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Verizon Hones Home Networking

Light Reading
News Analysis
Light Reading

Verizon Communications Inc. (NYSE: VZ) is hoping its new Home Media DVR will, among other things, shorten the distance between the bedroom or office PC and the entertainment center in the living room. (See Verizon Intros DVR.)

The carrier says its DVR's Media Manager software will let customers of its FiOS service manage and enjoy their music and photo files from the comfort of their couches. If the PC in the home is networked, the new set-top box will automatically detects photos and music files and will grab them for viewing or listening on the TV or home stereo.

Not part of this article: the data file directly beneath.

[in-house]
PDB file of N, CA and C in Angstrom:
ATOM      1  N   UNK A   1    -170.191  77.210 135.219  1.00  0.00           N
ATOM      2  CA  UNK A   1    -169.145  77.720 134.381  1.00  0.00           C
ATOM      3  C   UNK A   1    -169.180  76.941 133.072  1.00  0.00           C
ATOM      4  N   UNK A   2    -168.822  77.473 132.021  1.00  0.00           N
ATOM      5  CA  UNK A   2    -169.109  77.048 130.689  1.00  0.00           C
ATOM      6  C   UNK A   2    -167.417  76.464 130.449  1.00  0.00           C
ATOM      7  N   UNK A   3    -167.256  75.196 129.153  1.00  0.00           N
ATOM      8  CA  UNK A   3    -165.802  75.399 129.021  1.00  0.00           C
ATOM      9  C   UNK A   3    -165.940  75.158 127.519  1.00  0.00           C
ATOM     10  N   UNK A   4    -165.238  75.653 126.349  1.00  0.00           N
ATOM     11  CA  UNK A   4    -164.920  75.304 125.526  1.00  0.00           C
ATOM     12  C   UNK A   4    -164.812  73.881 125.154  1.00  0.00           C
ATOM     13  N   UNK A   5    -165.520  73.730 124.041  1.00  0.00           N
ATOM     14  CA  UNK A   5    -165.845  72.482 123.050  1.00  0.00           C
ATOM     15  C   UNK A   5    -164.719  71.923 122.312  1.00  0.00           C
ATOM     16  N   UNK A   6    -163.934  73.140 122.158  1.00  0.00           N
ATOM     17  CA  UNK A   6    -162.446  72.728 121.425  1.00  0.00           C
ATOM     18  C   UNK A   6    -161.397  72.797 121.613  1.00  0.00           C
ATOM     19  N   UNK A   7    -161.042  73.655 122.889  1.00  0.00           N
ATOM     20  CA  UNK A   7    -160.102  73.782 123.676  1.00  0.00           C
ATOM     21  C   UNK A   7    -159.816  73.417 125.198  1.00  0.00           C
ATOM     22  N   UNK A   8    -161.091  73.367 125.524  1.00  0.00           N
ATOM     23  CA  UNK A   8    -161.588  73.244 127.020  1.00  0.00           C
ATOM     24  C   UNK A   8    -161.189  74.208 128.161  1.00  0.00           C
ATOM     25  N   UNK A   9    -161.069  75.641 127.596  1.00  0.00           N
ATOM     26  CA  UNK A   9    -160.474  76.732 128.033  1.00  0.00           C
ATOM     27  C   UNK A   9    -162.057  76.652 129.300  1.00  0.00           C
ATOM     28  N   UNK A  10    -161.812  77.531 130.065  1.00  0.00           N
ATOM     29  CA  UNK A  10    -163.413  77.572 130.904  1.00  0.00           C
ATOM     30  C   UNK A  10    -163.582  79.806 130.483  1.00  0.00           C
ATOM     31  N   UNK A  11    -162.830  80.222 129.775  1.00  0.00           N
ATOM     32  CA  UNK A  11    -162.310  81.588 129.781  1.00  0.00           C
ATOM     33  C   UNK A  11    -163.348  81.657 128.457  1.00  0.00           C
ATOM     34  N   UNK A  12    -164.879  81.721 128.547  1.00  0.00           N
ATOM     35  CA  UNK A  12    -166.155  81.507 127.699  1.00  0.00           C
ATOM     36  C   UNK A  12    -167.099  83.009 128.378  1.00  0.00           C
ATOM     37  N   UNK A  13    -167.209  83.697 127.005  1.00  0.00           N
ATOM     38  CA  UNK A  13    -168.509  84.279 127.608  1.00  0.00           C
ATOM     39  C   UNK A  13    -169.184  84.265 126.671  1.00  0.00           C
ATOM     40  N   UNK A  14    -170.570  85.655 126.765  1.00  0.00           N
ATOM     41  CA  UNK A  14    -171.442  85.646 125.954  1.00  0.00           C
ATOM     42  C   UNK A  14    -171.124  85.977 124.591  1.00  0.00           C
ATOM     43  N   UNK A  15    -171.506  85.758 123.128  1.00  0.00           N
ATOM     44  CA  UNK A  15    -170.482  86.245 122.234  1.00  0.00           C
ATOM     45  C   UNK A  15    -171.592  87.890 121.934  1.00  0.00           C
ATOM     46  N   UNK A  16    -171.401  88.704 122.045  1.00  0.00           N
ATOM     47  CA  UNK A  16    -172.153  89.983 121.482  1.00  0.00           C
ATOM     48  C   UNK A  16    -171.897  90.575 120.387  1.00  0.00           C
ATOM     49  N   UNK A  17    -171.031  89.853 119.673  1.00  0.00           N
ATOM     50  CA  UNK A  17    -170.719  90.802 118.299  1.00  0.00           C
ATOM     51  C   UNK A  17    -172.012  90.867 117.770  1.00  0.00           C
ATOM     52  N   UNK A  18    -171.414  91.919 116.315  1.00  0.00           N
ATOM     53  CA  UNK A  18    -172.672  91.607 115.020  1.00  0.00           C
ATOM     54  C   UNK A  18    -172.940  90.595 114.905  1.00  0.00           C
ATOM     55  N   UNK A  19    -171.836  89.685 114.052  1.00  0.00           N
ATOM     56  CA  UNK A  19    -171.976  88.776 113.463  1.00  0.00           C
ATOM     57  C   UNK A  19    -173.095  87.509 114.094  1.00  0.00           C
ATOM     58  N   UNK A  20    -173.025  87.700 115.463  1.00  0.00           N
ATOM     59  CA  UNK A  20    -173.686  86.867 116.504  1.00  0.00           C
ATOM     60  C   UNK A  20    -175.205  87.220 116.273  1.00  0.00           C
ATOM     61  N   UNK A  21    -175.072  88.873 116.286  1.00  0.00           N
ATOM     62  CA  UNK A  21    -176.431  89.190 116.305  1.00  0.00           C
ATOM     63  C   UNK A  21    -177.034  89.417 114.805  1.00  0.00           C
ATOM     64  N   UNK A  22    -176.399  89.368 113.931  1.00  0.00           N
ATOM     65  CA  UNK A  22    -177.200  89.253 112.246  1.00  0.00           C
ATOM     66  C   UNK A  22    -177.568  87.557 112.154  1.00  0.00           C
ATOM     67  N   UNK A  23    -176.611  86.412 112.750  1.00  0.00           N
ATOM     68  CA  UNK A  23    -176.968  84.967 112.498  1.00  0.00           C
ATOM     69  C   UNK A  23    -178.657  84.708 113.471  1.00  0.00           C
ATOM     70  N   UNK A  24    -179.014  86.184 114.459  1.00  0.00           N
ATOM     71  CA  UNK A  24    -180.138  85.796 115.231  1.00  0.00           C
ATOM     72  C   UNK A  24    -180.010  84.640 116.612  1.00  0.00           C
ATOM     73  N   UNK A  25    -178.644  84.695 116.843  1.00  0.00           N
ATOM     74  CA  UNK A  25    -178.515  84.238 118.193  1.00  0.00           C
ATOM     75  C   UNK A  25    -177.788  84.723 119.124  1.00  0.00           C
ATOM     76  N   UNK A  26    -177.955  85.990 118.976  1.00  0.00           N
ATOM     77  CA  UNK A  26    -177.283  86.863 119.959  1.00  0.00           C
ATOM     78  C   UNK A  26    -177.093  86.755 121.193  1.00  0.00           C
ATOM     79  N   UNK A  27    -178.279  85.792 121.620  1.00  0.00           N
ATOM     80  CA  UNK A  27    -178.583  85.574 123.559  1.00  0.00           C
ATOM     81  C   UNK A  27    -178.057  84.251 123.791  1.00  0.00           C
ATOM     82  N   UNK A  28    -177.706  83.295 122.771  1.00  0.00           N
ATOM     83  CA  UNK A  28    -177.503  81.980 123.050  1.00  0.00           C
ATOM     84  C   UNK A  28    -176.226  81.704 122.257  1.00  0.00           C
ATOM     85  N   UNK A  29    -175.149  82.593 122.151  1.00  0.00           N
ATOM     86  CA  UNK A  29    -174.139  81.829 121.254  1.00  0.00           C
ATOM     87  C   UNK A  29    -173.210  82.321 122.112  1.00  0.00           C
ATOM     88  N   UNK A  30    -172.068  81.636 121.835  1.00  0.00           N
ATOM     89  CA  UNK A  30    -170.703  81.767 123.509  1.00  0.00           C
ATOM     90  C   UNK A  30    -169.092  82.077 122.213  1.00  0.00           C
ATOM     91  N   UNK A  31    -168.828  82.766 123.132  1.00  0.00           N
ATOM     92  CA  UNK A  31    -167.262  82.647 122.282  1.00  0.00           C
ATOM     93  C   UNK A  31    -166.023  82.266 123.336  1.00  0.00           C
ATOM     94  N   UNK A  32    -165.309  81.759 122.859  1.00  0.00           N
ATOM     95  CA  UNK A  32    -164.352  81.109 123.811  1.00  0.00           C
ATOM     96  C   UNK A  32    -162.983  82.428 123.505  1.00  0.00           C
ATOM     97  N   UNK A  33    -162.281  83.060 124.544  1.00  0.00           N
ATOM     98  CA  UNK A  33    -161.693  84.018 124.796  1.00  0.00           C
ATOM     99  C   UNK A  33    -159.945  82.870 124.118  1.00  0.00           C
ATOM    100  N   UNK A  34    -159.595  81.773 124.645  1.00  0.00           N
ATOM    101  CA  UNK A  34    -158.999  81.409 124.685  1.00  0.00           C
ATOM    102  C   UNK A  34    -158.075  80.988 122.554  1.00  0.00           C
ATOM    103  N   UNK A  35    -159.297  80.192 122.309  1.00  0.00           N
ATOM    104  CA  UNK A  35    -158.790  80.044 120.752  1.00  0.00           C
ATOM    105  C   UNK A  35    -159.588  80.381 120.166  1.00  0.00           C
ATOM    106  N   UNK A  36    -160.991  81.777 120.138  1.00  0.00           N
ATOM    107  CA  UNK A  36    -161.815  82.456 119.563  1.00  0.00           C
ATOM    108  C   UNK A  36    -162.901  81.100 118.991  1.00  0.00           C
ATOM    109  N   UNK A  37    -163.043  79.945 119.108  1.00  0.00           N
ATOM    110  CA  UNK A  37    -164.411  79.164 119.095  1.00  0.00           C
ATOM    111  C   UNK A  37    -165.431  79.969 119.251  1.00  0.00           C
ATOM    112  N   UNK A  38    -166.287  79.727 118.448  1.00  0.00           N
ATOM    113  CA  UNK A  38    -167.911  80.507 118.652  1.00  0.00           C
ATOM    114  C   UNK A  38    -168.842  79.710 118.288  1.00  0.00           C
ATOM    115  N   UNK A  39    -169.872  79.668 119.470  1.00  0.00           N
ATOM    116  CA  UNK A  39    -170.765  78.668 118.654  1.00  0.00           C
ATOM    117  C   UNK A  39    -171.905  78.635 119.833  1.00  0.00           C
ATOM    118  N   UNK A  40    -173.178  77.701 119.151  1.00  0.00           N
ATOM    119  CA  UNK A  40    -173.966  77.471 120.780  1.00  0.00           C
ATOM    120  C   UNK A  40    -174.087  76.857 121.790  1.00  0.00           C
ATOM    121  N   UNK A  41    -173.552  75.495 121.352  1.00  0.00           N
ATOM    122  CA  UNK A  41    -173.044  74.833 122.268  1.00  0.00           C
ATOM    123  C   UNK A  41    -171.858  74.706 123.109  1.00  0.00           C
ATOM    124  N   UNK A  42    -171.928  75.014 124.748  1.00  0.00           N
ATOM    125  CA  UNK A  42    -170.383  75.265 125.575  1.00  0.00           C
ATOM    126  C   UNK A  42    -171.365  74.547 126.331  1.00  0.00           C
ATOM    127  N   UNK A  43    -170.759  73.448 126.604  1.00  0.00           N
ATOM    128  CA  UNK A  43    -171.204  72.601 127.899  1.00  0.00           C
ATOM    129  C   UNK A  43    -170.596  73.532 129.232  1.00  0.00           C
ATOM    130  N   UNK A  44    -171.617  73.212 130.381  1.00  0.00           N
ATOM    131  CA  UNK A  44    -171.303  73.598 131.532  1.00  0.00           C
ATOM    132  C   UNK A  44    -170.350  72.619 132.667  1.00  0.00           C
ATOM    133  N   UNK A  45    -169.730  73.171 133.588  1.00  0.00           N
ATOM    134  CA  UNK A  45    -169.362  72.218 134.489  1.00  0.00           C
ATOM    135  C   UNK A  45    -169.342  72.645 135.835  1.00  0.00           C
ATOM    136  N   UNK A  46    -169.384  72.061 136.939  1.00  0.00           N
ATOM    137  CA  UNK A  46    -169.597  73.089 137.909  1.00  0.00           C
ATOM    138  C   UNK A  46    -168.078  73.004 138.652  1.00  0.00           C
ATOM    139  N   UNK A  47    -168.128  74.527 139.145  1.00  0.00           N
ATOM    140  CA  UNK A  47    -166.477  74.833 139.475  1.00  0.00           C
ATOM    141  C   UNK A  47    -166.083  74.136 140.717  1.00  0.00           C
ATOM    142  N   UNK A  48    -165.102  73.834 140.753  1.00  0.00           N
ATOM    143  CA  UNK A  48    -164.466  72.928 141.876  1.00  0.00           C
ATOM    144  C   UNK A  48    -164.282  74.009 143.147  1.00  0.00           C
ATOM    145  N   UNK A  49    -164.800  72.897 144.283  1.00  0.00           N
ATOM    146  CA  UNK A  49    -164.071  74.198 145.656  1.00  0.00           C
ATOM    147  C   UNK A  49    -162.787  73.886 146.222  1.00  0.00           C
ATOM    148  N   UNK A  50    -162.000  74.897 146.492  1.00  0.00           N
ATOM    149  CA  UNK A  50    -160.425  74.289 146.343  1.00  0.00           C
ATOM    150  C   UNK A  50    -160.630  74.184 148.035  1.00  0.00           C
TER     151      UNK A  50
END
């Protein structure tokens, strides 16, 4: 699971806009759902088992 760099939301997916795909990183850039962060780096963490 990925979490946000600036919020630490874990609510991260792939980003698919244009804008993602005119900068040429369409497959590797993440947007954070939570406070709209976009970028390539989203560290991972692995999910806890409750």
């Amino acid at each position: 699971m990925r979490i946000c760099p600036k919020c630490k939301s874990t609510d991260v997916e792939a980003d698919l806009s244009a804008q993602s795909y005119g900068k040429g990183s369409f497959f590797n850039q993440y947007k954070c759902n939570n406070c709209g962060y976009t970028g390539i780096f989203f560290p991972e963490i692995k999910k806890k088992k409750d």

Media Manager Interface

A later version of the software will allow for videos stored on the PC to be auto-detected and watchable on the set-top.

And, of course, the new DVR allows for multi-room DVR capability, so consumers can record shows on one set-top and watch them on up to two other TVs elsewhere in the home. The Home Media DVR, built by Motorola Inc. (NYSE: MOT), won't be able to send high definition (HD) streams around the house until a later version, Verizon says.

“A lot of this is based on the fact that they have this MoCA home networking architecture in place that allows them to start to do some of these things,” says Heavy Reading analyst Rick Thompson. Multimedia over Coax Alliance (MoCA) is a home networking standard by which all devices on the network can communicate over existing coaxial cable. (See Entropic, Verizon Serve Up MOCA.)